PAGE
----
The metabolism pyramid

The four factors with the greatest influence on your metabolism

I'm sure you've heard the word metabolism, probably too many times, but do you know what it consists of?

You don't need a degree in biochemistry or nutrition, but by knowing the four factors that have the greatest impact on metabolism, you can use this to your advantage.

But first of all, it's important to know, what is a calorie?

Calorie is a unit of measurement, more precisely, it is the amount of heat needed to raise 1 gram of water 1º C.

Everyone has a different calorie need, so there is no global measurement.


Metabolism pyramid

The pyramid is made up of:

  • BMR – Basal metabolic rate
  • NEAT (+NEPA) – Non-exercise activity thermogenesis
  • TEA – Thermic effect of physical activity
  • TEF – Thermic effect of food

Basal metabolic rate – BMR

BMR (Basal Metabolic Rate) is the number of calories an individual burns daily at rest, just enough to breathe, reason and survive.

If we have to give weight to this pyramid factor, it is around 60% of our daily caloric expenditure.

This value is directly associated with body weight, body composition, gender, age and genetics.

Inevitably, generally speaking, a larger body has a higher BMR.

Generally, this is the reason why women have a lower calorie need than men.


Non-exercise activity thermogenesis – NEAT

NEAT (Non-Exercise Activity Expenditure) is the number of calories burned to remain stable, whether typing on Facebook or carrying out other activities that are not directly related to physical exercise.

If we include NEPA (Non effort physical activity) in this category, it is possible to consider activities such as walking the dog, cleaning the house, etc.

It should be noted that this is highly variable, both from day to day and from person to person.


Thermal effect of physical activity – TEA

TEA (Thermogenic Effect of Activity) is the number of calories burned during exercise.

Normally, based on our case, these are calories lost during cardiovascular training sessions or weight training.

The amount of energy expended in TEA is clearly dependent on the duration and intensity of the training.


Thermic effect of food – TEF

It may come as a surprise to some, but yes, we also burn calories while we eat.

Digestion is an active metabolic process.

Who has never felt hot or sweaty after a large meal? Especially after large amounts of protein.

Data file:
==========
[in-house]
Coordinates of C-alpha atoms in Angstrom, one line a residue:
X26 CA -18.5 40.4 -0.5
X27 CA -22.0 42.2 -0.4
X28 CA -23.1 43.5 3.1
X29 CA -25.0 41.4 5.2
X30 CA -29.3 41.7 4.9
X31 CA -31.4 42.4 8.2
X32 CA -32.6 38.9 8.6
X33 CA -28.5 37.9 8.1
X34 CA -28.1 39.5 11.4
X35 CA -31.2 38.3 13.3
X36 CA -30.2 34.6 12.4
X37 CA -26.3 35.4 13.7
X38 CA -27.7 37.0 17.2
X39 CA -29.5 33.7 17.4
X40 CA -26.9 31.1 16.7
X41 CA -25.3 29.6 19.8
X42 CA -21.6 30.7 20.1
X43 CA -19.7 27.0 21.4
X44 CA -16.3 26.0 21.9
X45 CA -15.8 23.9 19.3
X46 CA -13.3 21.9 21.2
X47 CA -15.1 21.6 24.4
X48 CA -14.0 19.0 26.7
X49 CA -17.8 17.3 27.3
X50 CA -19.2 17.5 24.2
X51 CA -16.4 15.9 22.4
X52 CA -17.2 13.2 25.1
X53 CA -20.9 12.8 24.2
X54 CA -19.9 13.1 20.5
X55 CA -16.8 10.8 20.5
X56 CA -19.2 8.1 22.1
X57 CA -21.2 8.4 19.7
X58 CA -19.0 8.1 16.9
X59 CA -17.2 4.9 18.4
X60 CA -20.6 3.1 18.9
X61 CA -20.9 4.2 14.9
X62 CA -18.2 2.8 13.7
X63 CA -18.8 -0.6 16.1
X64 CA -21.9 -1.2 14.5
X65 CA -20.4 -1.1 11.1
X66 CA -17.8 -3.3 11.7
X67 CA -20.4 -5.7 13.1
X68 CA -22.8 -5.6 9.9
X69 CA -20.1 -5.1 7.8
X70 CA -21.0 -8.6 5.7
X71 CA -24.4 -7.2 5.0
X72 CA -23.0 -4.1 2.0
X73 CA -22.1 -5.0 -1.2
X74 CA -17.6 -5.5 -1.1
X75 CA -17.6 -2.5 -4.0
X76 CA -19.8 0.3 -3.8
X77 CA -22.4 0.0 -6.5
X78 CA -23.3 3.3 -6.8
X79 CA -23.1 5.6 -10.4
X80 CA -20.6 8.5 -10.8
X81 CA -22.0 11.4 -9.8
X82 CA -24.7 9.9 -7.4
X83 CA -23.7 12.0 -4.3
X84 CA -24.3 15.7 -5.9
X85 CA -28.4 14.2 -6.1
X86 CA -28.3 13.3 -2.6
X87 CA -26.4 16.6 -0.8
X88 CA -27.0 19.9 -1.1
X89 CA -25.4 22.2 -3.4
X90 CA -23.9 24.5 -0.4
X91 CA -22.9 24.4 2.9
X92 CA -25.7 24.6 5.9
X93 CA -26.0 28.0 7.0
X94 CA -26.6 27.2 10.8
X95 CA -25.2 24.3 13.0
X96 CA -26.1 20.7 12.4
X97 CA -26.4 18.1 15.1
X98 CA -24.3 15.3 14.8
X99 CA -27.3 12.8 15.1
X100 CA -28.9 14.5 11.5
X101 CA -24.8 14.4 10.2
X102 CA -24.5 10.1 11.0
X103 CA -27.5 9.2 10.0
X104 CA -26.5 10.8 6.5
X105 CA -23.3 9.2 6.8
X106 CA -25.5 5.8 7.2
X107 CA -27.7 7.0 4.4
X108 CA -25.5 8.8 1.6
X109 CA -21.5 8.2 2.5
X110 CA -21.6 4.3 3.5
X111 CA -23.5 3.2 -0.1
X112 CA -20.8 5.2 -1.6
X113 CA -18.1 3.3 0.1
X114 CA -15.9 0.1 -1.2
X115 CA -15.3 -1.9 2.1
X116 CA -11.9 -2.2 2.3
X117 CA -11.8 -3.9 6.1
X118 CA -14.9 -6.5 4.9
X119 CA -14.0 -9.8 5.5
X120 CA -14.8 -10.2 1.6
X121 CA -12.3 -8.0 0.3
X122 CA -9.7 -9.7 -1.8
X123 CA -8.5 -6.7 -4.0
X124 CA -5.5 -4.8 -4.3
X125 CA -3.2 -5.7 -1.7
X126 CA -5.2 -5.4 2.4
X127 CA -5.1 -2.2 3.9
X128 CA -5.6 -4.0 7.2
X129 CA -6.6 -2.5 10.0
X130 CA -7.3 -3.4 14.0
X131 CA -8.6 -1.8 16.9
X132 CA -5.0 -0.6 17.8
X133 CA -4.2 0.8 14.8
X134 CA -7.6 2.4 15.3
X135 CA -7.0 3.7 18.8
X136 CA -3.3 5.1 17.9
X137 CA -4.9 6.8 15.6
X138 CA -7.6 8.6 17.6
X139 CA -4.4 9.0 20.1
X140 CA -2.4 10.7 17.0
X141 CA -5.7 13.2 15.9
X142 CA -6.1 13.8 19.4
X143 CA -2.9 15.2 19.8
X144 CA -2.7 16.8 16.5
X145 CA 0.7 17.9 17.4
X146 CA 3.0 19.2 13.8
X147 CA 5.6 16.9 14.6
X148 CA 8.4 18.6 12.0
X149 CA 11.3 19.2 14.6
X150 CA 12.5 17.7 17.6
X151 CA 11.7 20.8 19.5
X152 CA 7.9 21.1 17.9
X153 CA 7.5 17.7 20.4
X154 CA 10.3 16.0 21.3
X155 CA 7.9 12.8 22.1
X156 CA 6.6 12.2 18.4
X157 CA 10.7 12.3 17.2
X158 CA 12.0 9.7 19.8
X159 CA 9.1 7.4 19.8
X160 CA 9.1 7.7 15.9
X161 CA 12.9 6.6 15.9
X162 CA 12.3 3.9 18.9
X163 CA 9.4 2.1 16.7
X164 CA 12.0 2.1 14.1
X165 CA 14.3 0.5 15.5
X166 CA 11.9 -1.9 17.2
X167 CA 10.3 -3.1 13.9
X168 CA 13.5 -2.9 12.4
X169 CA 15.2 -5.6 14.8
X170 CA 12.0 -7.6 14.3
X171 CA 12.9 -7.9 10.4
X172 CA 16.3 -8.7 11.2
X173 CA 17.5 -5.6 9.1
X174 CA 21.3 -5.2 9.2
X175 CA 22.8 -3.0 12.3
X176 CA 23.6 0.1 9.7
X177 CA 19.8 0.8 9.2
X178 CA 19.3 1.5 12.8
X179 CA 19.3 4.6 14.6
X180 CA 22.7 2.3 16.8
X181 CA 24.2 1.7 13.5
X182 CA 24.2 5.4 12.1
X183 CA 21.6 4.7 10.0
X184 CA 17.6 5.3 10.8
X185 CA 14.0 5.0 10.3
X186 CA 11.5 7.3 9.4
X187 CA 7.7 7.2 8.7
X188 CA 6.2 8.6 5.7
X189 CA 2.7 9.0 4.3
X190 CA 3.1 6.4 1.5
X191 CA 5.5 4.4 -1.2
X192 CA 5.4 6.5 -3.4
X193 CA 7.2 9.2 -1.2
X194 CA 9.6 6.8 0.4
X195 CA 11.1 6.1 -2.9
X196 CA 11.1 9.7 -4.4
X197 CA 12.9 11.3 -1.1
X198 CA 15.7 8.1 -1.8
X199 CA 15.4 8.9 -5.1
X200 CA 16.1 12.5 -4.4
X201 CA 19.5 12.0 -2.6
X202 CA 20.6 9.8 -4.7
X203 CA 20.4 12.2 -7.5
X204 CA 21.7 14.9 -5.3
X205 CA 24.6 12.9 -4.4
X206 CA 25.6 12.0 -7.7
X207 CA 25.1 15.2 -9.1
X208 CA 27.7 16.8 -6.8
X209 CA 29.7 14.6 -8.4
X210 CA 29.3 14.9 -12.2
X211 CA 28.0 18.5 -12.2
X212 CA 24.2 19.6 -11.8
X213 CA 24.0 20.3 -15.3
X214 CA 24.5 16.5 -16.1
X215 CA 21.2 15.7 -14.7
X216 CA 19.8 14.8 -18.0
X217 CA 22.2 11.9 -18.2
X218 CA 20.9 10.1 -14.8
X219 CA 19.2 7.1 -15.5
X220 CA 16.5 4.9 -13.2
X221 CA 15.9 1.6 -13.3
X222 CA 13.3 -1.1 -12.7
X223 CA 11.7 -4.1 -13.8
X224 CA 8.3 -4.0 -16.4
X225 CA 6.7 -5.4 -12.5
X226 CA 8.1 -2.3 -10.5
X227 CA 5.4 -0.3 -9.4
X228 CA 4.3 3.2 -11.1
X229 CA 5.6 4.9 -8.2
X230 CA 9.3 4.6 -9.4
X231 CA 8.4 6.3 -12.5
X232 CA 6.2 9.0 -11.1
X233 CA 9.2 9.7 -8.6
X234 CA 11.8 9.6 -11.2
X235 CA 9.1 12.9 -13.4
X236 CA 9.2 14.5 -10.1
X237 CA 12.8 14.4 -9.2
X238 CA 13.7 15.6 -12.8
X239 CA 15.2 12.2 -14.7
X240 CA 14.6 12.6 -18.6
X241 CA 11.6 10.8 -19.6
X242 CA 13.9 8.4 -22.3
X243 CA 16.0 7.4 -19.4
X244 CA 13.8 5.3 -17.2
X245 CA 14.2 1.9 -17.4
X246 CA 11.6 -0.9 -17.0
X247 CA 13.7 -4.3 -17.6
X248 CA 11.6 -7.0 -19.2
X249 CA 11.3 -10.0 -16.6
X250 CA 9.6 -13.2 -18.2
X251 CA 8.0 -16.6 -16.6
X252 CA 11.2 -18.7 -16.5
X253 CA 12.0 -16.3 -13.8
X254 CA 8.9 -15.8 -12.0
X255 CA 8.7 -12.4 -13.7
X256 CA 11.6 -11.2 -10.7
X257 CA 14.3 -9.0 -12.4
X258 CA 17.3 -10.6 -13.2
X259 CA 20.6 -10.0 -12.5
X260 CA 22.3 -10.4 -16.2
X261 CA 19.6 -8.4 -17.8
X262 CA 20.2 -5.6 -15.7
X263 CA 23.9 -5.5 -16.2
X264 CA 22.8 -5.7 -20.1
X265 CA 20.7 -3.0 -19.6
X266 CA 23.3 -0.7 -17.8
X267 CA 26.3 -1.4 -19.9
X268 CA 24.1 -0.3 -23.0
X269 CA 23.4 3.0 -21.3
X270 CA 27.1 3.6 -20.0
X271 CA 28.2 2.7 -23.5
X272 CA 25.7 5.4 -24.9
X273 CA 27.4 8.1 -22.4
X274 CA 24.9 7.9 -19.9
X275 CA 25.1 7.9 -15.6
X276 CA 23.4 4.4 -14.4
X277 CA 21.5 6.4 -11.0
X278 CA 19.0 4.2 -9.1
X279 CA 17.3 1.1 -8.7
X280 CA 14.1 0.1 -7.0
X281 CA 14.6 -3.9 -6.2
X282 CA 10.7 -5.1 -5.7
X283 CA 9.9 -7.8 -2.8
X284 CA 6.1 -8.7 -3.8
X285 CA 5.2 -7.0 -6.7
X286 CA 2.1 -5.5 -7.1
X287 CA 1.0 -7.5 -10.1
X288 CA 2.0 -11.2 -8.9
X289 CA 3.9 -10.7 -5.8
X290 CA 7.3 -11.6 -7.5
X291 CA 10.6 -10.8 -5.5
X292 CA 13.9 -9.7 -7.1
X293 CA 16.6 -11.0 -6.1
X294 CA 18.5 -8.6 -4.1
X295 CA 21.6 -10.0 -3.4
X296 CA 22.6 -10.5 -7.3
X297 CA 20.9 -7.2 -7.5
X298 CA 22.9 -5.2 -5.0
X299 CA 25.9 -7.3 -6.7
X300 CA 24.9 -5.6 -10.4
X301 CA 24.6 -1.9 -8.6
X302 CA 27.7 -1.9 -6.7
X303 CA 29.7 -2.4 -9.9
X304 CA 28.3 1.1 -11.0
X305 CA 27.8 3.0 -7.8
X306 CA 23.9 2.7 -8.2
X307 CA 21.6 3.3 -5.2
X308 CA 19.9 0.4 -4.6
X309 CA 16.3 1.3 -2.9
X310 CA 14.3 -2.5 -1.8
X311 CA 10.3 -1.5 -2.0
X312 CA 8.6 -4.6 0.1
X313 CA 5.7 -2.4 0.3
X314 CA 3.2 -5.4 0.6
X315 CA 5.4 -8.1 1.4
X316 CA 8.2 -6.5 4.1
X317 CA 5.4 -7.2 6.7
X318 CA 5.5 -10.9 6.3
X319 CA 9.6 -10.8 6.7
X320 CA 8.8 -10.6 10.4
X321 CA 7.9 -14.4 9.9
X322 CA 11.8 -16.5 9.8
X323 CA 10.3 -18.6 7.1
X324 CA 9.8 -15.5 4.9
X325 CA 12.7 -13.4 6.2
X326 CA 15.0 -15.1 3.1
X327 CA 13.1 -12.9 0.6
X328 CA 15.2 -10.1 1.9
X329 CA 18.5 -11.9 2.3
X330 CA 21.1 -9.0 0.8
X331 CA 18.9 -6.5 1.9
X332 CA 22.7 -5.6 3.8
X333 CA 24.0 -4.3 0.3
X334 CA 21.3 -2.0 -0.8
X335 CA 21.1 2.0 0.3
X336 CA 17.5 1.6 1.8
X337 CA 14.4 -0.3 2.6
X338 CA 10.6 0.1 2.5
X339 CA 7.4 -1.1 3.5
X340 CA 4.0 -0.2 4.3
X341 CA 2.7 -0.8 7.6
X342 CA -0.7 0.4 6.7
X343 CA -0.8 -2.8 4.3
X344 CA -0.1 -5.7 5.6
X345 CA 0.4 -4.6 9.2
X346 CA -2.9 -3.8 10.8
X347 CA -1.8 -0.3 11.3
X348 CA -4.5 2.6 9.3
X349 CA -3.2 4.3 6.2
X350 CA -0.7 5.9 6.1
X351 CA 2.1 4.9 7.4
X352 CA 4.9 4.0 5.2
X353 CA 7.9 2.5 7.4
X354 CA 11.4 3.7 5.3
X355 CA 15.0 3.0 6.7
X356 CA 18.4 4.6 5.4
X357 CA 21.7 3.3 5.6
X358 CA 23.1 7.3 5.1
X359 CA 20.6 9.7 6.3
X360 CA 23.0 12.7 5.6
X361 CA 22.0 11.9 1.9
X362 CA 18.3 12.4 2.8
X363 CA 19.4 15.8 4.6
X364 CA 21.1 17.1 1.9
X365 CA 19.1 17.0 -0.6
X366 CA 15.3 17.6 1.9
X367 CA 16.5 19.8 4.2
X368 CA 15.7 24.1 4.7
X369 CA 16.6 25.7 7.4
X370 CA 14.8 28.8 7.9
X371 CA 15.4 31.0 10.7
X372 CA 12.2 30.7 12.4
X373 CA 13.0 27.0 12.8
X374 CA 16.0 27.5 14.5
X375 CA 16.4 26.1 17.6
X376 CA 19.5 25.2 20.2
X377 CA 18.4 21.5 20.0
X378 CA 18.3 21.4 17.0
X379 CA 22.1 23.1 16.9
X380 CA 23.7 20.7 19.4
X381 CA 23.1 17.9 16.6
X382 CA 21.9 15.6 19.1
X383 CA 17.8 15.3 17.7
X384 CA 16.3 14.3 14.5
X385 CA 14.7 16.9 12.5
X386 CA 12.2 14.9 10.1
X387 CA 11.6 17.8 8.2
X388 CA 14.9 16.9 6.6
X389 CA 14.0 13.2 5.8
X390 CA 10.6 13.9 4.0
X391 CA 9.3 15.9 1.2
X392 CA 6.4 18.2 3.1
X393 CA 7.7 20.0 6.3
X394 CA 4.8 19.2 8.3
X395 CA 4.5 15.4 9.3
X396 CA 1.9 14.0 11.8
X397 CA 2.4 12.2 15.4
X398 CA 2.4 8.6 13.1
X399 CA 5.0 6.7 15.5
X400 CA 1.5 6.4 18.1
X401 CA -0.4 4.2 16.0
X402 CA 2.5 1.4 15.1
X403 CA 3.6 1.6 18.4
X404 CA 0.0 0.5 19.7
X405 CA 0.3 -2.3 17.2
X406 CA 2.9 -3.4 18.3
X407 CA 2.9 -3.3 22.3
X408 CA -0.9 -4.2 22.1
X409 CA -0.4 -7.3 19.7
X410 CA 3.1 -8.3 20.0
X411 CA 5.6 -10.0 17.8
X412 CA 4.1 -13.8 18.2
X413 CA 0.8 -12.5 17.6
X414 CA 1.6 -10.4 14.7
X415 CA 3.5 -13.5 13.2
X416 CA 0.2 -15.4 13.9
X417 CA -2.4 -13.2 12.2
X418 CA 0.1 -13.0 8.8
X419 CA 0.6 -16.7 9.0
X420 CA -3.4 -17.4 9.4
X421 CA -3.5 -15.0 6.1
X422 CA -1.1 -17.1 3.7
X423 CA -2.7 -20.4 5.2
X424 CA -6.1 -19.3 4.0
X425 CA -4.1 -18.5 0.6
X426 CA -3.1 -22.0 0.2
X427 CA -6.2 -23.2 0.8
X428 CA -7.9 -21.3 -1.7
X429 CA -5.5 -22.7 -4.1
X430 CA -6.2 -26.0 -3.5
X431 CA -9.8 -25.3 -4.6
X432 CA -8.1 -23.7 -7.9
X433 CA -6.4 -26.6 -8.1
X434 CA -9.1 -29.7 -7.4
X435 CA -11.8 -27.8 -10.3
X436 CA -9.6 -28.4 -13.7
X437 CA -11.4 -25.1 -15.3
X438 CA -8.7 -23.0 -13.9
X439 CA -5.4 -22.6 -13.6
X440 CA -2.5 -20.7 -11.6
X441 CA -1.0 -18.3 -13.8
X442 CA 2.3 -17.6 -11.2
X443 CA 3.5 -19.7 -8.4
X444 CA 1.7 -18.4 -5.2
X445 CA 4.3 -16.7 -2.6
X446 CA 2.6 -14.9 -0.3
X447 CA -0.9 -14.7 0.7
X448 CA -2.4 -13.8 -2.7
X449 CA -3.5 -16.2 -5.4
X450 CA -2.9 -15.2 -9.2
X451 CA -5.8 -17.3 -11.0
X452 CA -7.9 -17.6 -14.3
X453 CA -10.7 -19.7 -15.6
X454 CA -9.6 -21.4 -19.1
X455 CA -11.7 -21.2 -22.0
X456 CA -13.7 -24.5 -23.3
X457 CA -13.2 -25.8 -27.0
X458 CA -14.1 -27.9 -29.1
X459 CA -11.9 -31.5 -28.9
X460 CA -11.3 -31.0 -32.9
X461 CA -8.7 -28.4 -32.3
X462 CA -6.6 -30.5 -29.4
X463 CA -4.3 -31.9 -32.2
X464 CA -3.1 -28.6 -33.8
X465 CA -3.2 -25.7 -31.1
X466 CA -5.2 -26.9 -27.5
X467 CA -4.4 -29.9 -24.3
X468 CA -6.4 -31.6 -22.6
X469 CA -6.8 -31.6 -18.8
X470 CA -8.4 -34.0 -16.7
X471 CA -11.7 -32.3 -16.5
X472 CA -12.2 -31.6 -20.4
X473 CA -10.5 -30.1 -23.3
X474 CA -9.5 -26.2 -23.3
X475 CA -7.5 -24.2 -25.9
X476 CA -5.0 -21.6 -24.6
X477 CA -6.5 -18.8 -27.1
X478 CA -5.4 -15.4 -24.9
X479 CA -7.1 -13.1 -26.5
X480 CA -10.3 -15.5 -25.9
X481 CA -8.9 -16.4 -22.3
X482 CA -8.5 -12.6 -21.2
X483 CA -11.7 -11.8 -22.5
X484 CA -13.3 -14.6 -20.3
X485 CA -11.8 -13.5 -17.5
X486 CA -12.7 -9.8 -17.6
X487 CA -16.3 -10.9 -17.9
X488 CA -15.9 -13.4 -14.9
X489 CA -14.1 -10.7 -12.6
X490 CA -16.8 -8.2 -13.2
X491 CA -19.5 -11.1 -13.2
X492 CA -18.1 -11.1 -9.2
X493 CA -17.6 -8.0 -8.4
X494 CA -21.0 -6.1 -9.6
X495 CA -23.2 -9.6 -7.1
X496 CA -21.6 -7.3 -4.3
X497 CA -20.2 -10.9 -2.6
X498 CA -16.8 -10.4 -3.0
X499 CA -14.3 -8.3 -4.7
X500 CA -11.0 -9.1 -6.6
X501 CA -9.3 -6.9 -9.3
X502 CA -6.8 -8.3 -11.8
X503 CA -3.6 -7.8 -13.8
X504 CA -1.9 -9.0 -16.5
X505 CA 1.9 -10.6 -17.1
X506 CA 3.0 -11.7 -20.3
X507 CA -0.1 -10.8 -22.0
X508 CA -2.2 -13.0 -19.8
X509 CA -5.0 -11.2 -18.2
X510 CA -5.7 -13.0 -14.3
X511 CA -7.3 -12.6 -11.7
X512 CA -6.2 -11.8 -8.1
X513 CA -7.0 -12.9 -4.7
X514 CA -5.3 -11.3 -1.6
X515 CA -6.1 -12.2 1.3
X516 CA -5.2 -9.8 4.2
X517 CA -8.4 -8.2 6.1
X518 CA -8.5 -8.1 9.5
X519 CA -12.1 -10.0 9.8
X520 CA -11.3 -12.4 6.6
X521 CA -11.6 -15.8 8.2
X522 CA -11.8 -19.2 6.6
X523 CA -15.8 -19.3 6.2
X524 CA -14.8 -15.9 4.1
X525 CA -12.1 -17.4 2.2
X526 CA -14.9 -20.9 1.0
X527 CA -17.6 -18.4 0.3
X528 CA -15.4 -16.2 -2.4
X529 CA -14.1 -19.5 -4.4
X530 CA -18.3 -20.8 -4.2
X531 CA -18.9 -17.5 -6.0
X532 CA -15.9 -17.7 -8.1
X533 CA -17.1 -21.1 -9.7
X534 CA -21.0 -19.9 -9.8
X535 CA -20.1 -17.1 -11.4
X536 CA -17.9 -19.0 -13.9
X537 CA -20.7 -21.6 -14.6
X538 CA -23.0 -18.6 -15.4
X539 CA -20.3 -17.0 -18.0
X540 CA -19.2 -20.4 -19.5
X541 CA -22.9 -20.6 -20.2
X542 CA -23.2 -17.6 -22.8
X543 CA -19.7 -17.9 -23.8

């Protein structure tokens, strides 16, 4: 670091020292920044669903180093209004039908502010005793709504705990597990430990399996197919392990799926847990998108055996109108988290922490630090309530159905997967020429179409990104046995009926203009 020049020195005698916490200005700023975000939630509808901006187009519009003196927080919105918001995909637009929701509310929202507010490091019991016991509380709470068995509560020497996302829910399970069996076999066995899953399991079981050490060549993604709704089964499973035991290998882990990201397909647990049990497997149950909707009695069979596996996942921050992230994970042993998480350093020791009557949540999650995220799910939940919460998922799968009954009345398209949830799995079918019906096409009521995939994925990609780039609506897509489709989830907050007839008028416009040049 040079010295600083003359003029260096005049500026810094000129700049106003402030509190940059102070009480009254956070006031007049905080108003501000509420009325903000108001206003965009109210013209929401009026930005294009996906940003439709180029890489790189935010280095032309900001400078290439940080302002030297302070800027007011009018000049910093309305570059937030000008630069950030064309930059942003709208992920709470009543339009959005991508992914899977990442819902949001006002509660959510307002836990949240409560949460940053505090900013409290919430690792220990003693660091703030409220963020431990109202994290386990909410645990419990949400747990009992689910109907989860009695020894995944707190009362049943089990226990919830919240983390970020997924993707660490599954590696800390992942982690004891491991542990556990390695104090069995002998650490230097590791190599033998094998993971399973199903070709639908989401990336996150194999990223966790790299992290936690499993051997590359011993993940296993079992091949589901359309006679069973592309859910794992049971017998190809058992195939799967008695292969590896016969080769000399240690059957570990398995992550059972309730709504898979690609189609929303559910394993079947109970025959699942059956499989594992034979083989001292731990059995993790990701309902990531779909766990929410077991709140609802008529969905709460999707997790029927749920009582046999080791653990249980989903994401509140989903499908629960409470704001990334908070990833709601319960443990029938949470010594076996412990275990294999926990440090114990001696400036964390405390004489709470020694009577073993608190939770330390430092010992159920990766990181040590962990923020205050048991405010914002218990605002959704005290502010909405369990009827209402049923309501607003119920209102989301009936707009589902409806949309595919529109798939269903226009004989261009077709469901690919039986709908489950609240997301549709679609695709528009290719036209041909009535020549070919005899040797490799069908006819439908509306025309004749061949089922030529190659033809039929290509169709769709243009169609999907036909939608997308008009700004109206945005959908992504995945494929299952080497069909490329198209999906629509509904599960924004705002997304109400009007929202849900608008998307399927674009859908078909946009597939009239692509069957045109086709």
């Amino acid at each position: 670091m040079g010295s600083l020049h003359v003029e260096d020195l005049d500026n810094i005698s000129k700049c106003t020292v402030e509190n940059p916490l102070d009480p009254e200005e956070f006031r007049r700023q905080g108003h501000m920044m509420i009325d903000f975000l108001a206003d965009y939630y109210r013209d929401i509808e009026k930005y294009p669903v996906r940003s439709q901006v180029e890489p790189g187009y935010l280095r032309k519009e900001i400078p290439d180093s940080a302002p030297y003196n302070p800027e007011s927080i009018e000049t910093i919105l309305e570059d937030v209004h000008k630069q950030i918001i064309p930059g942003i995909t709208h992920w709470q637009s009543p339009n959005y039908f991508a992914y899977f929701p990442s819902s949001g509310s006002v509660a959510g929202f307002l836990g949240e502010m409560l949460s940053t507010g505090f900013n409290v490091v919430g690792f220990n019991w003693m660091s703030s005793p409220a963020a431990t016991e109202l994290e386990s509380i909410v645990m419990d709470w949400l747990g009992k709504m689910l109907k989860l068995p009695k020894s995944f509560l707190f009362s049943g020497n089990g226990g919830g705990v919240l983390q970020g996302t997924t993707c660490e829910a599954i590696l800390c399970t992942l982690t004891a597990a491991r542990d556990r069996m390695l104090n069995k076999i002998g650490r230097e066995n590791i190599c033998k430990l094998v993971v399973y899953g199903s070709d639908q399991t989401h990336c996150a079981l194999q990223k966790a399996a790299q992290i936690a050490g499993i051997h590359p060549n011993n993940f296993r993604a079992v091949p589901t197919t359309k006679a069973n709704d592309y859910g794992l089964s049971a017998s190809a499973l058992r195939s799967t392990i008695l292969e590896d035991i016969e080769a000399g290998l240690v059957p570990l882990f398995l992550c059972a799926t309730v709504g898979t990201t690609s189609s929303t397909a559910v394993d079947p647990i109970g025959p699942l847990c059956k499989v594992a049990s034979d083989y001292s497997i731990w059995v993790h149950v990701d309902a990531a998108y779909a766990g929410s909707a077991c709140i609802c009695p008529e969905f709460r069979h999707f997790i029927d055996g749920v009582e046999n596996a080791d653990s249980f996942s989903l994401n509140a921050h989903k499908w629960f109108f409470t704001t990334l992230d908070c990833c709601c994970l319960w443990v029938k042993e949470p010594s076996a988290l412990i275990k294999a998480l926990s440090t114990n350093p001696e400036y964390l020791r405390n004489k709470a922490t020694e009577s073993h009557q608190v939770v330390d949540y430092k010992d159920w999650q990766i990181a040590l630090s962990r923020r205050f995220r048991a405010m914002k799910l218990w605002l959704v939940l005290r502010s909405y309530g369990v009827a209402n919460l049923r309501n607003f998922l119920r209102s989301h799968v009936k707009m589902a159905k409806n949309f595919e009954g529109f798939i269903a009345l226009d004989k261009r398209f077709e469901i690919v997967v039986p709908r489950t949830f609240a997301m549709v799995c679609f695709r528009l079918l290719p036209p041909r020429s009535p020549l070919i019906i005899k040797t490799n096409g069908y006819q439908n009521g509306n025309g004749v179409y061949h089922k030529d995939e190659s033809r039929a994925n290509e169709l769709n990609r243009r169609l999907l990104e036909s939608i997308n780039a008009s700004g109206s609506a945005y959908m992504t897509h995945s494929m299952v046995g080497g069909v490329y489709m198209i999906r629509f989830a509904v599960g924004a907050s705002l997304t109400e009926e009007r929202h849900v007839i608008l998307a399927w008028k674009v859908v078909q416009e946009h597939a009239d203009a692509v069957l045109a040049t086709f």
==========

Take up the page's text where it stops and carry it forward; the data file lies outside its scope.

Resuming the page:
This TEF (Thermogenic Effect of Food) factor represents around 5-10% of our daily caloric expenditure.

You can find some more information about this phenomenon here.

In view of the above, let's now consider all the variables.

Energy consumed = BMR + NEAT + TEA + TEF

There are people who tend to minimize the bills, with the theory that the law of thermodynamics is simple, just subtract the calories ingested from the calories expended.

As you can see, predicting our caloric expenditure is a more complex process than what we are often led to believe.

Why does basal metabolism differ between individuals?

Each person burns a certain number of calories per day, this value being made up of the basal metabolic rate (BMR), thermic effect of physical activity (TEA), thermogenesis of non-exercise activity (NEAT) and the thermic effect of food (TEF).

Therefore, there is no point trying to find the perfect formula, nor the magic calculator, to find your number of necessary maintenance calories.

The most efficient way to do this is to monitor, as best as possible, your NEAT, TEA and estimated BMR, and in addition, your total calories, in order to find approximately your maintenance calories.

To make it easier to understand the immeasurable difference, a person with an extremely active job can burn up to 500 more calories per day, compared to a person with a sedentary job.

And now, what to do with this information?

Basically, by understanding how your body works, you can monitor what happens daily in more detail.

Normally, the people who pay the most attention to these details are people in the fat loss phase.

For these people, here are some tips that may be useful.

  • BMR will inevitably fall.
    It’s the body’s way of defending itself against calorie restriction.
  • NEAT will tend to decrease, due to calorie restriction and extra tiredness, and it is normal to rest more.
    Here the proposal is to lift as many times as possible, consuming the greatest number of calories, which do not create fatigue like that which already exists in ASD.
  • People tend to focus on increasing the calorie deficit by increasing TEA in the form of cardiovascular exercise, or exercise/metabolic circuits.
    It may be a bad idea, considering that if there is no monitoring and management of fatigue, the tendency may be to lower BMR and NEAT.
  • To guarantee the most efficient TEF, always focus on plenty of protein.
    In addition to being extremely important for maintaining muscle mass at this stage, it contributes to higher TEF values.

[toggle title=”Bibliography” state=”close” ]Energetic balance

Article written by Team Sik Nutrition

[author image=”” ]Team Sik Nutrition is a recent group of people passionate about the world of Fitness. The Team's focus is to guide, educate and motivate those interested in achieving their health and fitness/performance goals. All this sharing is based on scientific facts and the experience of Team members.

The CEO of Team Sik Nutrition is João Gonçalves. Amateur powerlifter, passionate about Fitness and writing articles.

Facebook Team Sik Nutrition

Team Sik Nutrition website


Leave a Comment

Your email address will not be published. Required fields are marked *

Scroll to Top